Clara felt Mrs. Rufus searching her face, and concentrated on the reassuring pressure of the screen door’s mesh against her fingertips.

“No,” she whispered. “But thank you.” She shut the door and withdrew to close the window blinds around the house.

How could she explain that the birds tracked her specifically, dashing themselves against the windows of the room she occupied? The first collision had occurred a month after John’s funeral. A yellow-shafted flicker, with a brilliant red patch behind its head and large, brown-and-black herringbone wings. Clara had been finishing a paint-by-number of a robin when the thud against the glass sent her brush flying. Pausing in the bedroom with her hand twisted in the window blind cord, she envisioned once again the dead flicker’s sturdy, perfect beak.

The incident signaled the start of a mass backyard suicide. One, two, sometimes three birds a day. And today, a bluebird? Her stomach sickened, as though she had snapped the bird’s neck in her hands. She used to spend every afternoon roaming the nature trails outside town, documenting what she had liked to call her “feathered free spirits” in her notebook.

“You love birds so much,” John had said. “Let’s get you a canary.”

“Oh, I could never keep one in a cage. They’re wonderful, wild creatures,” Clara responded. “Let me take you to see the snow geese instead.”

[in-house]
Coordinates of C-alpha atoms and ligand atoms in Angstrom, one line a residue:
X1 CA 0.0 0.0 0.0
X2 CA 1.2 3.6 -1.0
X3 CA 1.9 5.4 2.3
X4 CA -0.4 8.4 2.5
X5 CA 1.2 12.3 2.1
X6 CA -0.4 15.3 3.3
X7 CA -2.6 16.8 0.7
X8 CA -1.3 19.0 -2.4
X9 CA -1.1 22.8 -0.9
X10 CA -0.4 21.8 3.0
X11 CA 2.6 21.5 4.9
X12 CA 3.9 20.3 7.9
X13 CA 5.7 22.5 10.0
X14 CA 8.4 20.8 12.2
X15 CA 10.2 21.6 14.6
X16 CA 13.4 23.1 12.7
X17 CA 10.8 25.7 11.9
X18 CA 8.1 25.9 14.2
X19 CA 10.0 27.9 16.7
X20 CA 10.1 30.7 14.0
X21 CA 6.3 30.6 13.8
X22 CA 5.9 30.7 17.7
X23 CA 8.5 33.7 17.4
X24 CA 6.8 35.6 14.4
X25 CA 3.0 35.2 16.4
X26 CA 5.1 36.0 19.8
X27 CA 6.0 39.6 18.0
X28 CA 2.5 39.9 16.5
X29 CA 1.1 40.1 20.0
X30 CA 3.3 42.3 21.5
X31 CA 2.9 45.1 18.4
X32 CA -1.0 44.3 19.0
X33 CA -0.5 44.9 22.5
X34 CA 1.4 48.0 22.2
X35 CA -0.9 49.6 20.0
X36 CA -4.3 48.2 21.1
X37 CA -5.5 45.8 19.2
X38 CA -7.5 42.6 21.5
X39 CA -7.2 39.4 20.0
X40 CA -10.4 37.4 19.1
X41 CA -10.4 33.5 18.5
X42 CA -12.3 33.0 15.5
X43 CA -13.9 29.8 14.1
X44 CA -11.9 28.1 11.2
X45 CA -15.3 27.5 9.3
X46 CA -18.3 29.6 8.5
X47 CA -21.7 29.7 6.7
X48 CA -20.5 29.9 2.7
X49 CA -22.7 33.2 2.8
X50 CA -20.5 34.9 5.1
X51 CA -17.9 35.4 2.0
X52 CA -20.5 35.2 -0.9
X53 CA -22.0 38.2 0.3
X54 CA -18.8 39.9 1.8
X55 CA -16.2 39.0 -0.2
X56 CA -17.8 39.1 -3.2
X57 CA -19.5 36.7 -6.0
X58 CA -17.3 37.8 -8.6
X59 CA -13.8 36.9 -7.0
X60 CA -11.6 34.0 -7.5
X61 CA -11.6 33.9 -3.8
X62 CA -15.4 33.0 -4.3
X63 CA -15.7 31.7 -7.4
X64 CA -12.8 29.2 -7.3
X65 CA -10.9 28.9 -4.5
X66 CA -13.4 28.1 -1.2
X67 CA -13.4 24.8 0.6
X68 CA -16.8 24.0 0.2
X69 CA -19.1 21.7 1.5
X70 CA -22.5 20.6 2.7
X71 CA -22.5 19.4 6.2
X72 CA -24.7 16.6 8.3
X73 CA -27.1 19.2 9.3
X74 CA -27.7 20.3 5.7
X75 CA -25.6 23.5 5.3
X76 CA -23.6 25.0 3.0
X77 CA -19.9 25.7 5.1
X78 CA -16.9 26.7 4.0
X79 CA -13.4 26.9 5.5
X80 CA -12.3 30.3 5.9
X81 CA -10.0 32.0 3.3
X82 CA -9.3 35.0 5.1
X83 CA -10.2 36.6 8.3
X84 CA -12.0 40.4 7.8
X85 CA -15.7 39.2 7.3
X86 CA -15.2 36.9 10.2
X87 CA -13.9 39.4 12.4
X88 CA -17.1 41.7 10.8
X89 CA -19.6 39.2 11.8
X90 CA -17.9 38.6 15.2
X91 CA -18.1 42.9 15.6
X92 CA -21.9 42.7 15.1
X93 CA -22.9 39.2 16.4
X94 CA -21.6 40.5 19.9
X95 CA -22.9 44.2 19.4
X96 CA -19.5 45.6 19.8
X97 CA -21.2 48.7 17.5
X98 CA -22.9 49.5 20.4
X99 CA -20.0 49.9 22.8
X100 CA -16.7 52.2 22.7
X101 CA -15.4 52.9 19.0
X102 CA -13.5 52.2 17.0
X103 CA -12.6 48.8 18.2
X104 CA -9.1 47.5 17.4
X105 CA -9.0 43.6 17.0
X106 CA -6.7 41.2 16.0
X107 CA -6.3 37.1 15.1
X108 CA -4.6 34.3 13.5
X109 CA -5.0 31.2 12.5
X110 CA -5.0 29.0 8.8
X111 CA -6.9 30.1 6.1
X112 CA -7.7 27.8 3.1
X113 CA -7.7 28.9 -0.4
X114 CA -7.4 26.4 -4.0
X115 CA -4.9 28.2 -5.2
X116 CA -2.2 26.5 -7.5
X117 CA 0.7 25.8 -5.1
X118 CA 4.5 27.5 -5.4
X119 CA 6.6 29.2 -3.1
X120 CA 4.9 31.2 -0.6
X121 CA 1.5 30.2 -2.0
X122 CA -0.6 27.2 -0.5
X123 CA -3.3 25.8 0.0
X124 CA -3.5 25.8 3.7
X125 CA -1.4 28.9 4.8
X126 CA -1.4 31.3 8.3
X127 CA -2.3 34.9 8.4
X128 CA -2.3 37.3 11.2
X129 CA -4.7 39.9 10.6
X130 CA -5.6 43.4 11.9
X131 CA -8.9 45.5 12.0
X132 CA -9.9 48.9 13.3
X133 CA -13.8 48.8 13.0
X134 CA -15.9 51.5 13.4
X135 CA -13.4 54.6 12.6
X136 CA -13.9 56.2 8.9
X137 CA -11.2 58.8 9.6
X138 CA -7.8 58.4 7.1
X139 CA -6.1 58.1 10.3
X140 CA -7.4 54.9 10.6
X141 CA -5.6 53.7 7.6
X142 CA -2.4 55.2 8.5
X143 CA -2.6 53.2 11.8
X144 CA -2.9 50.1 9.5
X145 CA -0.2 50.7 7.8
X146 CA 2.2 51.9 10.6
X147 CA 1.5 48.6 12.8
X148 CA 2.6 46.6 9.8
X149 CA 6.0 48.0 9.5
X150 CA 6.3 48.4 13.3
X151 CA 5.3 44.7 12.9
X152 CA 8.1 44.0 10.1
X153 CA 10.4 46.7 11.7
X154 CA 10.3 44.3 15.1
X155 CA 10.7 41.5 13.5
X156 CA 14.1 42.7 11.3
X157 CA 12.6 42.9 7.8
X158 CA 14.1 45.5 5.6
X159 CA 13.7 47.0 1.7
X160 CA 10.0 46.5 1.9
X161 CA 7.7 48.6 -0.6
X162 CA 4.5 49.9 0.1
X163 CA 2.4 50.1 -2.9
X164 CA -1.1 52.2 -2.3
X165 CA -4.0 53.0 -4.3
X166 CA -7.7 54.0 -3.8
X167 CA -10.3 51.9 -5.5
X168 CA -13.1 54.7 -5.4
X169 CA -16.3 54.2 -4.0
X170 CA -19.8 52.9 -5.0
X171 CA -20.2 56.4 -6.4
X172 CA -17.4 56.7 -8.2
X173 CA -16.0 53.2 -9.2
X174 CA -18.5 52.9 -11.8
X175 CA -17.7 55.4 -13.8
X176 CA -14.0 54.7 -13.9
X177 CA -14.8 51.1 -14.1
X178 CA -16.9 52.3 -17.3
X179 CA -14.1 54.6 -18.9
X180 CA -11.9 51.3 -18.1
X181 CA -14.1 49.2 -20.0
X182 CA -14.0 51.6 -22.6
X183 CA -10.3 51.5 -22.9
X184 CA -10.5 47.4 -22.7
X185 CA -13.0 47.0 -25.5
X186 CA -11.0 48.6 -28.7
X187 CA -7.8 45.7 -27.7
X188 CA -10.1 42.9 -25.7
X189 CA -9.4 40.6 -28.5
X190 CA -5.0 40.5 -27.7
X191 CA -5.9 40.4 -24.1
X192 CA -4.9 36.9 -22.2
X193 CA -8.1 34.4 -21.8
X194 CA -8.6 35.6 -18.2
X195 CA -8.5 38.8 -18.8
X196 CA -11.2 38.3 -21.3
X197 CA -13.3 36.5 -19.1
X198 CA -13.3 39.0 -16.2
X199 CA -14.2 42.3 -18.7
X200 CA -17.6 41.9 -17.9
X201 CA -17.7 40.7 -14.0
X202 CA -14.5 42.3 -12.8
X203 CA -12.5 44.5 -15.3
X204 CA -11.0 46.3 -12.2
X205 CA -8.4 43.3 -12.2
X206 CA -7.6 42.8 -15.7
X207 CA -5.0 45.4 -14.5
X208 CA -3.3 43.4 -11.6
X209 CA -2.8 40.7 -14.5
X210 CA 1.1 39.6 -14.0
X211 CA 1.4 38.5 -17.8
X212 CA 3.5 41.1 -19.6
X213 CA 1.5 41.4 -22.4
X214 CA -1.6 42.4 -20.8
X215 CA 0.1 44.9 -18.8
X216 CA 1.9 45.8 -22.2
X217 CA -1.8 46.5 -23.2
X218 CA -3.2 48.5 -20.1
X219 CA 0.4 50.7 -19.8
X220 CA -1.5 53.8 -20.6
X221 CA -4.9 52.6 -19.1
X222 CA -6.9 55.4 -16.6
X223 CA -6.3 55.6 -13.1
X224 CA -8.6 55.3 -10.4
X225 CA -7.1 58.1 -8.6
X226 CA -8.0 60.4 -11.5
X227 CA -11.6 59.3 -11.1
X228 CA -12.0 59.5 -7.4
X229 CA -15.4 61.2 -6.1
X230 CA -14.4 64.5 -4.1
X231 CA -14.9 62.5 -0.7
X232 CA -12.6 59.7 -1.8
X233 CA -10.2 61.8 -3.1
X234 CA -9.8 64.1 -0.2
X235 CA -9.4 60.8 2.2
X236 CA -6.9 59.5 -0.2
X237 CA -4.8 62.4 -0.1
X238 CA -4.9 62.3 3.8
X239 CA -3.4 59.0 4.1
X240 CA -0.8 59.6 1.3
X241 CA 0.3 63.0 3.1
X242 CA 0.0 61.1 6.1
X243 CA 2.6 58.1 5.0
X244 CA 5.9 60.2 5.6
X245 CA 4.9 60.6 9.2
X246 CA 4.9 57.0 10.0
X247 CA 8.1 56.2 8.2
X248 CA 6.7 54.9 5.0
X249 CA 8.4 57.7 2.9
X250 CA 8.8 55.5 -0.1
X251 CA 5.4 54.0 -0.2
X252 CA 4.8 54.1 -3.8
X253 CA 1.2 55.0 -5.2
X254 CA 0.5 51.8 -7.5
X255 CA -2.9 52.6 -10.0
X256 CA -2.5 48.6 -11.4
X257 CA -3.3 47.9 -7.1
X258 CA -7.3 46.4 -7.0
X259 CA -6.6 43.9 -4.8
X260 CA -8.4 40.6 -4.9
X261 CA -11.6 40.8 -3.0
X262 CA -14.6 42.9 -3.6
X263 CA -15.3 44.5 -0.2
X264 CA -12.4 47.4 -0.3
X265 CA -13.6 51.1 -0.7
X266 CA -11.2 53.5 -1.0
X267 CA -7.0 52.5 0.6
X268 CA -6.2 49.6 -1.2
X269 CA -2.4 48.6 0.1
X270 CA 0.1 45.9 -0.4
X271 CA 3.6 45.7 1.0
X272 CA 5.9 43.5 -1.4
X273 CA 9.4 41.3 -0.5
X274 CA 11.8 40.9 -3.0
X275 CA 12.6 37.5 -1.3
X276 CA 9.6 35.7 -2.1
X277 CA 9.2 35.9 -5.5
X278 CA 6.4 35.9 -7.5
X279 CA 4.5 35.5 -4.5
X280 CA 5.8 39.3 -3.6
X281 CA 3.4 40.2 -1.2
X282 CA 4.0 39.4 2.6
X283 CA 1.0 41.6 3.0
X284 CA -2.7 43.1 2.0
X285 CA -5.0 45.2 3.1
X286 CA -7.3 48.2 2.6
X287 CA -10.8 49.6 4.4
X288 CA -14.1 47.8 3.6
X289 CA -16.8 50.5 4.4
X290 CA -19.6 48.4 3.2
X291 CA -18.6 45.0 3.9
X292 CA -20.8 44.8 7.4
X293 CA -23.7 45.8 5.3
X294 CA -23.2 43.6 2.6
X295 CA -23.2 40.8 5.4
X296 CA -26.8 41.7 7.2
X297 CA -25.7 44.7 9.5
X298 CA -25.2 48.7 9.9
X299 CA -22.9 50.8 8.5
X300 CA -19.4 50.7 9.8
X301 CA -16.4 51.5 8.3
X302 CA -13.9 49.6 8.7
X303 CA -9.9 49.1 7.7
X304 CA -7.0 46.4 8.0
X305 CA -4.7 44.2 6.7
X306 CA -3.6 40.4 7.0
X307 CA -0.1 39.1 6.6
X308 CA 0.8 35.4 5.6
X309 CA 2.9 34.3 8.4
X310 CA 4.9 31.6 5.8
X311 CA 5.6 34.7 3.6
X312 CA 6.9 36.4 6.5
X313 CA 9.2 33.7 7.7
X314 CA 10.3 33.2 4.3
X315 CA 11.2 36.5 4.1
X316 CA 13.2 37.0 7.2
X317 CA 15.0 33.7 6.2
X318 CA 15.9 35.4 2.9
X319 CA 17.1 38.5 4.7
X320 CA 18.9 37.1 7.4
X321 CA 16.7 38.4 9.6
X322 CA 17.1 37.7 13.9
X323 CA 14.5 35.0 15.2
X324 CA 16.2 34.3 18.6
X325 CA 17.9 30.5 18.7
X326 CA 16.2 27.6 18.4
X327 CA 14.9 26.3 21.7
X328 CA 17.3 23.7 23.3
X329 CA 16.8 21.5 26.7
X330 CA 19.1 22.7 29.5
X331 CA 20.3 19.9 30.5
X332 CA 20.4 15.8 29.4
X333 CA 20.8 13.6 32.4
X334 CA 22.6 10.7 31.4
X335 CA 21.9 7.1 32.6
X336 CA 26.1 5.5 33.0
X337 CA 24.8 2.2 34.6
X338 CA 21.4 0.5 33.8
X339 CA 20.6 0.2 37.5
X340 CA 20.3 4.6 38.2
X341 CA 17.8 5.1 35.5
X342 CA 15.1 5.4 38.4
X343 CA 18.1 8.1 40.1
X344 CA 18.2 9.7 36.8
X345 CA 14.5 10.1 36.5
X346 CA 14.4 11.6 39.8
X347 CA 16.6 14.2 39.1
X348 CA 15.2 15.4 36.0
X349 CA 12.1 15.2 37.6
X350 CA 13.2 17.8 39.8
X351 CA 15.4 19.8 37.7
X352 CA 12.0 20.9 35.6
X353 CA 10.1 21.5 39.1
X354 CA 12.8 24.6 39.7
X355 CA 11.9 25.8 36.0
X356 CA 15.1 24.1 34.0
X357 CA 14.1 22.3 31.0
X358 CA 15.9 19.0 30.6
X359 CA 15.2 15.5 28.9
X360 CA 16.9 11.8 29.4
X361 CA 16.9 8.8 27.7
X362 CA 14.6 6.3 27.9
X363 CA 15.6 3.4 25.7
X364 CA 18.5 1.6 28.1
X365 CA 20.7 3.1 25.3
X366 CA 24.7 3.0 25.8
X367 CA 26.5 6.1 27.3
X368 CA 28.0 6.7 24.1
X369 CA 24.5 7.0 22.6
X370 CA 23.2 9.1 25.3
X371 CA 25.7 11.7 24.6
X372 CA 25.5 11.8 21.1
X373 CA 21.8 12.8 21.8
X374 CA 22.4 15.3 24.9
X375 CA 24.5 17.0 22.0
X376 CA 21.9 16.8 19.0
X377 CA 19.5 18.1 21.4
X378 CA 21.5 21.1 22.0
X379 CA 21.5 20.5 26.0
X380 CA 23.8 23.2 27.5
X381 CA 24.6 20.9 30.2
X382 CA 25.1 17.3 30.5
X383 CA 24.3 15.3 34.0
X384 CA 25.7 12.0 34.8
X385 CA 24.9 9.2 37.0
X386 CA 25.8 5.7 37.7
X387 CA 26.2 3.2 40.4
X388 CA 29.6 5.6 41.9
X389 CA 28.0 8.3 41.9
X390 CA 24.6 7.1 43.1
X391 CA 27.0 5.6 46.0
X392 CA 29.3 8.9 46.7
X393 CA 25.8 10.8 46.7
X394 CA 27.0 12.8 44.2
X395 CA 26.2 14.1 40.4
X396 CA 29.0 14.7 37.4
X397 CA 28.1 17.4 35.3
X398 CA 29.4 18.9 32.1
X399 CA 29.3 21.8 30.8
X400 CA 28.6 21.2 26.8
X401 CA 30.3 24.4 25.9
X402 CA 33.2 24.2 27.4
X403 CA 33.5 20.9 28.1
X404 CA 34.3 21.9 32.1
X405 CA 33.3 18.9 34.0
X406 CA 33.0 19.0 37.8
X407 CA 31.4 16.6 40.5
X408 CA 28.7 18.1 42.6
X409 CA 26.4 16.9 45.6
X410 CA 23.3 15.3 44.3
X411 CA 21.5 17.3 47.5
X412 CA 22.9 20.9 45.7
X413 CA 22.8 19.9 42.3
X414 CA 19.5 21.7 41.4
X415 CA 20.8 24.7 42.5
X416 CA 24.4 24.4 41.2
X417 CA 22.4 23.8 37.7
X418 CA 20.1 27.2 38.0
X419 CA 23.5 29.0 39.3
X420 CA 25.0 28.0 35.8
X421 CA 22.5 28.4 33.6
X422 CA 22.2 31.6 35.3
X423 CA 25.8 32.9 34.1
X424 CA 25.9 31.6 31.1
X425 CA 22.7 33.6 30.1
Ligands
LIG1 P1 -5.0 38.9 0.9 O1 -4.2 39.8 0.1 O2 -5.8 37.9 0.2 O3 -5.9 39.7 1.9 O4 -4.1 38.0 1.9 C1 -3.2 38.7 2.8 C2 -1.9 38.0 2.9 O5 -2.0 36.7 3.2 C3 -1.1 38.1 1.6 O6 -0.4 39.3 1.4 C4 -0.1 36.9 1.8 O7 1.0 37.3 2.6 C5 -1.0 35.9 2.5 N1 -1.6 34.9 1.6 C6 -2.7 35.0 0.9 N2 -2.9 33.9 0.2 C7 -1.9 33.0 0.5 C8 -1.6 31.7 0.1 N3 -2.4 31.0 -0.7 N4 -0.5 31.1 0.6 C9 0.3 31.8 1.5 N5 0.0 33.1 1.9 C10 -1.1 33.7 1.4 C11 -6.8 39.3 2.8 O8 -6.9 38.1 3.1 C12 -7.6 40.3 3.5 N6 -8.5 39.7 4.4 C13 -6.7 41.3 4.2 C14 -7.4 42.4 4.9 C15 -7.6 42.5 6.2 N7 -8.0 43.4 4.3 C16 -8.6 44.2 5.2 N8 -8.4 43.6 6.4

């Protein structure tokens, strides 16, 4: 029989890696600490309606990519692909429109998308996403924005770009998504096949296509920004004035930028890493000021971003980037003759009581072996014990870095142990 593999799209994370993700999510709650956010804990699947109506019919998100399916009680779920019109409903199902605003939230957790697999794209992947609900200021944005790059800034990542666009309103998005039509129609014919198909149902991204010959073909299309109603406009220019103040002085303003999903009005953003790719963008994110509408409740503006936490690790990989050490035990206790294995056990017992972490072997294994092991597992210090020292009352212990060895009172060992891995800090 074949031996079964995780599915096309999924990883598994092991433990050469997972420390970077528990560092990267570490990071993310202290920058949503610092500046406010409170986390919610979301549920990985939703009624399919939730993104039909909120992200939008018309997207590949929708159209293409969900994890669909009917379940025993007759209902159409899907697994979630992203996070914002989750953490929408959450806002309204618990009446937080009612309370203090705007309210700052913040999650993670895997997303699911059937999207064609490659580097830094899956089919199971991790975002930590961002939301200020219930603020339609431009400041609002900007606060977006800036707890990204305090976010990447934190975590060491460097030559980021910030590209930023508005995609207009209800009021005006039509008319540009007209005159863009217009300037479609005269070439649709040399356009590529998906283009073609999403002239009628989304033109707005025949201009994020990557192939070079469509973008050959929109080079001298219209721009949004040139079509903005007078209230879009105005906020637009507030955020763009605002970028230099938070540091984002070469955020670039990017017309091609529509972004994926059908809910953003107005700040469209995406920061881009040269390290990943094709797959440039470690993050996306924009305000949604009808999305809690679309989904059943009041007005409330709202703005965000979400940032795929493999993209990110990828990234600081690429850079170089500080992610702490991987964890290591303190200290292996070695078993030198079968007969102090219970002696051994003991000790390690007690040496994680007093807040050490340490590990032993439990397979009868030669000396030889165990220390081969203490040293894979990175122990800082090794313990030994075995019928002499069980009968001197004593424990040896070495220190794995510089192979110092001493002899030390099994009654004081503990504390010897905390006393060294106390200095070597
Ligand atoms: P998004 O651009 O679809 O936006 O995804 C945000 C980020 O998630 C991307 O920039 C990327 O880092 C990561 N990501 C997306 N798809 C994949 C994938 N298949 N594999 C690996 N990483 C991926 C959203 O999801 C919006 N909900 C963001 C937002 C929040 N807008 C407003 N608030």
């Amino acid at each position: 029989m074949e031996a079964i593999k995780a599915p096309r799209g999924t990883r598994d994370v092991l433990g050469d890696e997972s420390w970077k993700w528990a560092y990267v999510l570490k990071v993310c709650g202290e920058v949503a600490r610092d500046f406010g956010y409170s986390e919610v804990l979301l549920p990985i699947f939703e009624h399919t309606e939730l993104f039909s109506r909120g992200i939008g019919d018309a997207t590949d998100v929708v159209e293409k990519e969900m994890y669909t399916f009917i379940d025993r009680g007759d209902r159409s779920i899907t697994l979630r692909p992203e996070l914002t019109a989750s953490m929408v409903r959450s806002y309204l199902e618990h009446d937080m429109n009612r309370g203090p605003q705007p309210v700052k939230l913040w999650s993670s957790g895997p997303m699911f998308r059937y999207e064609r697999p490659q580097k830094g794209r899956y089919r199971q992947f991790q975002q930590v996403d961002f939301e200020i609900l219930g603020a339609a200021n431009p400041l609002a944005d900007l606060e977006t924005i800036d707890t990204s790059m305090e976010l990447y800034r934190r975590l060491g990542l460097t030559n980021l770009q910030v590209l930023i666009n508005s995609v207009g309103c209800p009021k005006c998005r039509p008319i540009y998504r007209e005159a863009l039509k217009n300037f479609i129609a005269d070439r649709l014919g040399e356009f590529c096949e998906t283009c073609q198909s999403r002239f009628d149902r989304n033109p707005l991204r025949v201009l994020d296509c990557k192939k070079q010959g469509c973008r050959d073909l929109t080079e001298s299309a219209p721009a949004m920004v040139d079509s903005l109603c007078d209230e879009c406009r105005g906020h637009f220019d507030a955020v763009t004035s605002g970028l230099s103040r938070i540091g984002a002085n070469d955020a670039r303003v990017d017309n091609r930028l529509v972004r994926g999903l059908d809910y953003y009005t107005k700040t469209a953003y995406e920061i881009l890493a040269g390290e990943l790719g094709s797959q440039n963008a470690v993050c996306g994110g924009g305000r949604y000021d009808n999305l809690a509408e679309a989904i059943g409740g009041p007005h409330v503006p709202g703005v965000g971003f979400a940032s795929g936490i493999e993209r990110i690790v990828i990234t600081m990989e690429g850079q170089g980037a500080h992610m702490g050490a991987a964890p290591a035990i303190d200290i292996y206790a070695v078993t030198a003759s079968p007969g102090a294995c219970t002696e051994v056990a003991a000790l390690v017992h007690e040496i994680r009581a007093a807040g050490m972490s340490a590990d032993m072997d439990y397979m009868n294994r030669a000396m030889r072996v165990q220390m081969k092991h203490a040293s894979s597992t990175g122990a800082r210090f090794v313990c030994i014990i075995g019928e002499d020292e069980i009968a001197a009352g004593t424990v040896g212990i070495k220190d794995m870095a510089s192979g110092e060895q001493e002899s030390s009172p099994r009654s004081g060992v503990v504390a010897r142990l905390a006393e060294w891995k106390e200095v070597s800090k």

Every March a flock made its migration stopover in a field near the local creek. She and John spent the day arm-in-arm, marveling at the sea of white birds. John laughed with her at the flock’s raucous honking, and squeezed her hand.

She was driving them home, her cheeks sore from smiling, when a shifting in the sky above the road drew her eye. Thousands of starlings converged and separated in a throbbing, living cloud. “A murmuration!” she cried. Just as she started to explain the phenomenon to John, the jeep skidded on the wet pavement. The steering wheel jerked in her hands. She tugged hard to compensate, and slammed the side of the vehicle—John’s side—into a tree.

The window blind in the bedroom smacked against the sill, and Clara jumped. Her gaze fell on her laundry basket, sitting under the house’s last uncovered window. So far she’d filled it with the paint-by-number set, her ceramic songbird figurines, and her favorite mug with the goldfinches on it. It was best to get rid of it all. Give the knickknacks to someone who deserved the hobby. Not a murderer like her. She retrieved her hiking boots from the closet where John’s clothes still hung. I can’t be that person anymore, she thought. I’m only a death magnet.

In her mind, she saw them all, lined up like blood offerings. The broken wing of a mockingbird, flopping in the breeze. A wren with a blood-stained cap. A plump, black-and-white jumble she recognized as a chickadee.